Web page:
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After a member vote, the Hillsboro Chamber of Commerce changed its name to the 'Washington County Chamber of Commerce.'

The Hillsboro Chamber of Commerce has been renamed the "Washington County Chamber of Commerce."

Members of the chamber voted to officially approve a rebrand of the business organization during a nearly two-week period which ended Monday, July 12, according to an announcement by the chamber Tuesday, July 13.

The Washington County Chamber says it is seeking to use the new name to amplify members' voices at the county and state levels, as well as bring in new members from unincorporated Washington County.

"By creating the WCCC, our goal is to provide membership options to the 6,000 businesses in unincorporated Washington County," read a statement by the chamber's board chair Jayne Bond and chief executive Deanna Palm. "If you are a current member, your benefits will not change."

Leaders of the chamber have previously said Washington County's rapid growth and changing economy necessitated the name change.

The chamber is currently recruiting for a public policy and government relations director as part of the work toward its expanded goals.

The decision to rebrand as a countywide chamber has frustrated leaders of other chambers of commerce in Washington County, who say the move will only confuse people. There are eight other city-based chambers of commerce in the county.

Several leaders in other chambers have been concerned the move will compel their members to leave their local chamber for the rebranded countywide chamber.

"We understand that this decision has created some concerns among other Washington County chambers," Washington County Chamber leaders said in their announcement of the voting result. "This was not our intention. We value our relationships with these colleagues and intend to continue collaborating."

Leaders of multiple other chambers actively lobbied their members that are also members of the Washington County Chamber to vote "no" on the name change.

More than 85% of ballots cast were in favor of the name change, said Jen Little, director of communications and brand strategy for the Washington County Chamber. Nearly 20% of members voted, Little said.

"Your Board and I do not believe this is done in good faith, nor is it in the best interest of the Forest Grove/Cornelius Chamber of Commerce," Juanita Lint, director of the chamber in Forest Grove and Cornelius, stated in a July 1 email to members encouraging them to vote against the name change.

Similar messages were sent by leaders of the Beaverton Area Chamber of Commerce and the Tualatin Chamber of Commerce.

The message from Beaverton Chamber leaders said six chambers in the county were united in opposing Hillsboro Chamber's name change.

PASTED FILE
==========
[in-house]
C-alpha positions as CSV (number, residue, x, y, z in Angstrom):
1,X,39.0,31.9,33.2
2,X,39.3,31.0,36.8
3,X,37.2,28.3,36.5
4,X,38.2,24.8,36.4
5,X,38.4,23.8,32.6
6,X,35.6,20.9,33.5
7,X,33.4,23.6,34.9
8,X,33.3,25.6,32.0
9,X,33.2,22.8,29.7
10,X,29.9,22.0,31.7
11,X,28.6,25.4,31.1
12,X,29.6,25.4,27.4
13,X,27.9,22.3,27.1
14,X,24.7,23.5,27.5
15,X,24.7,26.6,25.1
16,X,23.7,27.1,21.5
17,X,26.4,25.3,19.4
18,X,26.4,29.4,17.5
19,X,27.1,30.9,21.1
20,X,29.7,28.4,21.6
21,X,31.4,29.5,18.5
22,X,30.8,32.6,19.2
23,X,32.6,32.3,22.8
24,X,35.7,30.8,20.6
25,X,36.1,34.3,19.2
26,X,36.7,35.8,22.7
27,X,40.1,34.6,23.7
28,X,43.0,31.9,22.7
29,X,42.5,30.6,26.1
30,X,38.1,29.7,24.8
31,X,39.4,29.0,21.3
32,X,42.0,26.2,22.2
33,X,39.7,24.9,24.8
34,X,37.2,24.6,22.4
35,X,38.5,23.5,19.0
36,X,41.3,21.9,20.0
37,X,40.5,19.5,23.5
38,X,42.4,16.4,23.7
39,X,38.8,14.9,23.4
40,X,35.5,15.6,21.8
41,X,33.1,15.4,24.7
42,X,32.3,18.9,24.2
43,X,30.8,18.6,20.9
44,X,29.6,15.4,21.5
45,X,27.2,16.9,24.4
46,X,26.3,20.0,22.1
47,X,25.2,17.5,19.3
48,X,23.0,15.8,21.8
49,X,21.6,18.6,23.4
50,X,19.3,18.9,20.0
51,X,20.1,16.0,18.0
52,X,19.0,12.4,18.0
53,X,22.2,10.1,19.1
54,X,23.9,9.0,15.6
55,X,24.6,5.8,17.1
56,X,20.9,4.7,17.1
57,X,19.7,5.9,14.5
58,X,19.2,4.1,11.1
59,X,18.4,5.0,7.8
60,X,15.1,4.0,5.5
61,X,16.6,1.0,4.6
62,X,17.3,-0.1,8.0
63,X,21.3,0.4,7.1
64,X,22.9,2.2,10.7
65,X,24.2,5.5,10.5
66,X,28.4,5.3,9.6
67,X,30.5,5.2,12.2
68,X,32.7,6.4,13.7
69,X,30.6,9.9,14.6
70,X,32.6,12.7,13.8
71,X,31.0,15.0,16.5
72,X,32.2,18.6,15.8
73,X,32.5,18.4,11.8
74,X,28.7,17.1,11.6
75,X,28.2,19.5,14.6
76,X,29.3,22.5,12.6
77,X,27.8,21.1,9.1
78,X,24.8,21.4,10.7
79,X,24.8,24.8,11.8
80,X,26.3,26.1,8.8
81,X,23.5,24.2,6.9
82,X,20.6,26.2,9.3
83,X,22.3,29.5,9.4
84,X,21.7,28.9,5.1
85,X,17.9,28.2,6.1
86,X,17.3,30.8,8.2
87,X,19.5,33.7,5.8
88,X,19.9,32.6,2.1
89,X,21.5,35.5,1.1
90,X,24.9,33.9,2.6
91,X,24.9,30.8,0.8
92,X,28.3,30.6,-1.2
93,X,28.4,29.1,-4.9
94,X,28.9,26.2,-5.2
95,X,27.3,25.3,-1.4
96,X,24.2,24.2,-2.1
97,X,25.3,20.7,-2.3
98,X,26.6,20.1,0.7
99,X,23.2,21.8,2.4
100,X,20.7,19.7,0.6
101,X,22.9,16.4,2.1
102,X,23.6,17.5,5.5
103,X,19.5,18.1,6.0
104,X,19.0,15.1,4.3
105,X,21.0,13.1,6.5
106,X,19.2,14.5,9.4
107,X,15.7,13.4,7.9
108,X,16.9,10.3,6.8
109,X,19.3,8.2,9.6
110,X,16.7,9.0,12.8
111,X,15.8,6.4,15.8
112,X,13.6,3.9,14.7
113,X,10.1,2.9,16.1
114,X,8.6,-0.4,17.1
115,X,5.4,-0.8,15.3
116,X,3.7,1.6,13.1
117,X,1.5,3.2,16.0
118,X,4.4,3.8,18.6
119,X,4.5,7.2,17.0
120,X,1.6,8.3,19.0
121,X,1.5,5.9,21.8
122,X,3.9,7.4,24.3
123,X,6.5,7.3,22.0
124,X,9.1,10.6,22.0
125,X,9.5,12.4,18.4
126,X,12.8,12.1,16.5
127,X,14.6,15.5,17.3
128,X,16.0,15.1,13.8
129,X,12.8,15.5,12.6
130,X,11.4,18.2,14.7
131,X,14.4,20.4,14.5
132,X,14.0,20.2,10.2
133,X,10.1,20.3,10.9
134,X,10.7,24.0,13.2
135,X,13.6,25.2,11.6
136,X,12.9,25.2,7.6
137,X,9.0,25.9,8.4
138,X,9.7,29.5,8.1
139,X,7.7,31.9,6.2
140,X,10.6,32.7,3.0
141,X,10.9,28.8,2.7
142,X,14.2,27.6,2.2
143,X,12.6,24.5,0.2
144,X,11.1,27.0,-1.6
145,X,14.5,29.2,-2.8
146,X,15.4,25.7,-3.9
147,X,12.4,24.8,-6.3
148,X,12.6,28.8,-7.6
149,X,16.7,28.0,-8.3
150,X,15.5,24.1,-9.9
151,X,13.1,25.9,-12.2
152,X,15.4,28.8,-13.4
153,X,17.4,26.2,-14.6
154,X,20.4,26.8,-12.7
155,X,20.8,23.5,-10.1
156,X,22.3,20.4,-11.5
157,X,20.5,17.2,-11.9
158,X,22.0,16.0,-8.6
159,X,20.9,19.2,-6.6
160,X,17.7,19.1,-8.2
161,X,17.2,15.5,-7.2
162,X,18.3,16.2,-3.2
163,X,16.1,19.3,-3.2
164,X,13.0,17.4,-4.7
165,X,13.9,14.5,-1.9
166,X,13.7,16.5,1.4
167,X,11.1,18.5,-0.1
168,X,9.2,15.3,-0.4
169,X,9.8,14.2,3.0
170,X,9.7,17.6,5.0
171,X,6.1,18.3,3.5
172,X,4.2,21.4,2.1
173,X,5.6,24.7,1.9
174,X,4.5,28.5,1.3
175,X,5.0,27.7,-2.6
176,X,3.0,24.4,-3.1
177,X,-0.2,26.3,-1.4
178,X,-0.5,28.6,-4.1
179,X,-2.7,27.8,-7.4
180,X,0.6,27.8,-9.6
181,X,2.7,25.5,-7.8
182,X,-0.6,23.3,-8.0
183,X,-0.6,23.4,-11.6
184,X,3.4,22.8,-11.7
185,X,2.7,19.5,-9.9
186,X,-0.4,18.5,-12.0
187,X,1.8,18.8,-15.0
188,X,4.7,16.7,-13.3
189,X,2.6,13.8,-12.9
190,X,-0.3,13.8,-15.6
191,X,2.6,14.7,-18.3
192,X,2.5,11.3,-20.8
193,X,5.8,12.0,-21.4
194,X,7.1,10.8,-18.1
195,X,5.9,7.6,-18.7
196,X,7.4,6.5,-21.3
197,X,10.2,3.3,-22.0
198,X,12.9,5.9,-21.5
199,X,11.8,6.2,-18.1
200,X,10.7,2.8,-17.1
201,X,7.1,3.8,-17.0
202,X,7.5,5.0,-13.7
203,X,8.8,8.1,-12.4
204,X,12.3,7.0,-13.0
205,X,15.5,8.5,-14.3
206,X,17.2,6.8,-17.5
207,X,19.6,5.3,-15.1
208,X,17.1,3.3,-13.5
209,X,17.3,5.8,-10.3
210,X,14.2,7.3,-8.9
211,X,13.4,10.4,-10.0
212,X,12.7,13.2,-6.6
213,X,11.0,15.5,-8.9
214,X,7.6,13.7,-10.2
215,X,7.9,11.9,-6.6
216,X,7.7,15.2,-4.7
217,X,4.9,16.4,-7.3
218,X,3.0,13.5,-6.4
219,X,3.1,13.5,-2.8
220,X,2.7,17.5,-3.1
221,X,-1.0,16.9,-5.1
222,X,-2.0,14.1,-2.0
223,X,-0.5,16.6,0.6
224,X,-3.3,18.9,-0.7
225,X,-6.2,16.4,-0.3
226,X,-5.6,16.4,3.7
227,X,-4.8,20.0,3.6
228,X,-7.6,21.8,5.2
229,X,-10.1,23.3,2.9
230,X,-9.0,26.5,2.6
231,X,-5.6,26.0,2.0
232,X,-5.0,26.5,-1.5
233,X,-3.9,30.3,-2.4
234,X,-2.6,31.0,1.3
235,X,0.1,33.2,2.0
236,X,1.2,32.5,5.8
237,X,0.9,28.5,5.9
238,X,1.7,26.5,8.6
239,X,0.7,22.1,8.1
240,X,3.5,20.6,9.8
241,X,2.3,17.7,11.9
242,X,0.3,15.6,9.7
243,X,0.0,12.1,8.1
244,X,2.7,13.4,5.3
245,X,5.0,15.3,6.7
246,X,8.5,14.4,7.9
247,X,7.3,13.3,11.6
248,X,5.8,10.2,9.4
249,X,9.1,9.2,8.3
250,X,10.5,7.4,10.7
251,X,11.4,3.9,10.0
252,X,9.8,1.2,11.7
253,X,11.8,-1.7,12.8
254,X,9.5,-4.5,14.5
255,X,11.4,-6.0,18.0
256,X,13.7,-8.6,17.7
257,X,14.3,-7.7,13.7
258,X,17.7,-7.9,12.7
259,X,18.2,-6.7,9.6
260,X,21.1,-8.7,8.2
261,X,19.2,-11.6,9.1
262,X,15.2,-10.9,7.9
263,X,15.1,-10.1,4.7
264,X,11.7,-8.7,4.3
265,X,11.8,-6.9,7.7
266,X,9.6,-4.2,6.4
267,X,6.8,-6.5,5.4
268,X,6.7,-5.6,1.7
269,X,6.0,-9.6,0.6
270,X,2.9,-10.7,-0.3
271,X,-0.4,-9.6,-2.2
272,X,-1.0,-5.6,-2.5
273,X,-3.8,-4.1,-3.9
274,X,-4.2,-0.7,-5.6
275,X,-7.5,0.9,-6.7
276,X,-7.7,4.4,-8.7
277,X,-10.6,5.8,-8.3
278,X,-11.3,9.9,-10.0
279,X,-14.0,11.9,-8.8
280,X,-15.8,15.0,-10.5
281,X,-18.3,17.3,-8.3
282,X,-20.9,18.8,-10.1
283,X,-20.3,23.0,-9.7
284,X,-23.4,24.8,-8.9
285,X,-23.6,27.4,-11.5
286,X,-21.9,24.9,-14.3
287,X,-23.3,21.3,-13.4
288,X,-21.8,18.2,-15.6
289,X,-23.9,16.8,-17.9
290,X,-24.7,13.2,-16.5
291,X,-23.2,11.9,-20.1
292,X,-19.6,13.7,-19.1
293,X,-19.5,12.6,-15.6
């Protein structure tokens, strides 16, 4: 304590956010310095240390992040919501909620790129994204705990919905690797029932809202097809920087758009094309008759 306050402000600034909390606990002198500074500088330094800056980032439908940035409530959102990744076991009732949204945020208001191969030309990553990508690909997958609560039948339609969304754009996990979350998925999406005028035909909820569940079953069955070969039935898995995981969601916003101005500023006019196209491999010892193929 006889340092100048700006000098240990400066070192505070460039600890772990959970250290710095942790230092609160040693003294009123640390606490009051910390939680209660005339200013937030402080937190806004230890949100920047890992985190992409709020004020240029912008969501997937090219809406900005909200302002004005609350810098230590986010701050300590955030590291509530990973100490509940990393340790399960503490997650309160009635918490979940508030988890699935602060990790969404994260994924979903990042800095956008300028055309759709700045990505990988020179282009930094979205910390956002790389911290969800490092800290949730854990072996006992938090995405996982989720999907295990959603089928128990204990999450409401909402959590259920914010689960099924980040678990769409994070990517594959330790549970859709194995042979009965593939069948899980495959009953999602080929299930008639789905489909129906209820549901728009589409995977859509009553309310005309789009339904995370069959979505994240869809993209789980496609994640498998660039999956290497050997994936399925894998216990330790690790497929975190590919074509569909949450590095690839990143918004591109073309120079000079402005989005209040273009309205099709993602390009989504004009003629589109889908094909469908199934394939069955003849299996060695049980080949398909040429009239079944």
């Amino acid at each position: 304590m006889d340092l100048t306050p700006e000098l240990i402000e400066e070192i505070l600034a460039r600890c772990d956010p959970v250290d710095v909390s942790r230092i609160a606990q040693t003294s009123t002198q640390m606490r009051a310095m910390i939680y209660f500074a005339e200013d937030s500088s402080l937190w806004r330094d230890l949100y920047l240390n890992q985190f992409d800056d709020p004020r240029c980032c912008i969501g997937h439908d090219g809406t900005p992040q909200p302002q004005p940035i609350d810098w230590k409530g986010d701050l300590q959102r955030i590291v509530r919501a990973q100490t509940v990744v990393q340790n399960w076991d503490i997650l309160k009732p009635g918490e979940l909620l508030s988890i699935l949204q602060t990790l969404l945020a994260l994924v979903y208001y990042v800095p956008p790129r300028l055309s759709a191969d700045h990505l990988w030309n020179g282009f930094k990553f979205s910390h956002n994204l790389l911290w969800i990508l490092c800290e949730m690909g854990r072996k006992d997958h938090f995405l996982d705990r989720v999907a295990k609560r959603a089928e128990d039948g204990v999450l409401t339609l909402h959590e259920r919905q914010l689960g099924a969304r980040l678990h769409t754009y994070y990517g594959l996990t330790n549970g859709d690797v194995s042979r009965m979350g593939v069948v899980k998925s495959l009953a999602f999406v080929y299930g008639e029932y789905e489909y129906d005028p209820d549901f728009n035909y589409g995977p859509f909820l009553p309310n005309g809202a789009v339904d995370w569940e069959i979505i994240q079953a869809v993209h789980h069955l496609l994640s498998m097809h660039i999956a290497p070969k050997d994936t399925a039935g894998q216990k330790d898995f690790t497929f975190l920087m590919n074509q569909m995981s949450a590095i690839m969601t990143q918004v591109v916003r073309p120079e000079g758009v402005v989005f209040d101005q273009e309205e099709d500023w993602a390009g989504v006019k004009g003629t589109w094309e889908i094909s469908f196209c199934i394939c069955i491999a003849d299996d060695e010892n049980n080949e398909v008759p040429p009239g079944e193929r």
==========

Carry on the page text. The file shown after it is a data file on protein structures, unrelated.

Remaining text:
The rebranding effort was not always intended to be done unilaterally, however.

In a June 24 message announcing the Hillsboro Chamber's plans to rebrand, chamber officials said they engaged with the eight other chambers in September 2020, with hopes to increase sharing of resources and enhancing collaboration.

Only the Beaverton Chamber expressed interest in furthering such conversations, Washington County Chamber officials said.

Leaders of the two chambers held meetings for months in late 2020 and early 2021 about what Beaverton Chamber meeting minutes describe as a "merger."

They went as far as jointly hiring an attorney and public relations firm. In March, the two chambers entered into a shared leadership contract, placing Palm as the part-time interim president and CEO of the Beaverton Chamber while serving in her Hillsboro Chamber role part-time as well.

That relationship ended abruptly two months later, when the chambers announced that the shared contract had ended, despite the Beaverton Chamber not identifying a new permanent leader.

Beaverton Chamber officials have said plans to unify did not move forward because ??the Beaverton Chamber would not have received a full-time CEO, the process was rushed, the attorney was hired too late, and both chambers had concerns about whether they could get adequate membership approval.

According to minutes from a Beaverton Chamber board meeting in May, "staff challenges with the transition" also contributed to the end of unification discussions.

A longtime Beaverton Chamber employee and a board member resigned earlier this year amid the possible merger, describing a hostile work environment created by Palm and a lack of transparency by the members of the chambers' transition team.

Palm has declined to comment on the accusations.

Editor's note: This story has been updated to include the percentage of ballots cast in favor of the name change.

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